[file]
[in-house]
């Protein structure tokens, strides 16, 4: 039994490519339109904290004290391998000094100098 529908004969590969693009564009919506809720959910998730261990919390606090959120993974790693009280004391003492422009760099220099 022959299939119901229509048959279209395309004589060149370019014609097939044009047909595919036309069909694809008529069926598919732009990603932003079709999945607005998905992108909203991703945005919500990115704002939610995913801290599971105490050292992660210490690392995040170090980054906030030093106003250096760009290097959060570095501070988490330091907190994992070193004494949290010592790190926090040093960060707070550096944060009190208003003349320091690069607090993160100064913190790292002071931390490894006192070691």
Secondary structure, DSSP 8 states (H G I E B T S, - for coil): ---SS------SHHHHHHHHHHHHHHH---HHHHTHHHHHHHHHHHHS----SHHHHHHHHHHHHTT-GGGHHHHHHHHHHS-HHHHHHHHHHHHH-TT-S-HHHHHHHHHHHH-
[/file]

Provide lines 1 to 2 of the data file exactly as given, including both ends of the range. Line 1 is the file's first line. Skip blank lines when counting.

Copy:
[in-house]
């Protein structure tokens, strides 16, 4: 039994490519339109904290004290391998000094100098 529908004969590969693009564009919506809720959910998730261990919390606090959120993974790693009280004391003492422009760099220099 022959299939119901229509048959279209395309004589060149370019014609097939044009047909595919036309069909694809008529069926598919732009990603932003079709999945607005998905992108909203991703945005919500990115704002939610995913801290599971105490050292992660210490690392995040170090980054906030030093106003250096760009290097959060570095501070988490330091907190994992070193004494949290010592790190926090040093960060707070550096944060009190208003003349320091690069607090993160100064913190790292002071931390490894006192070691």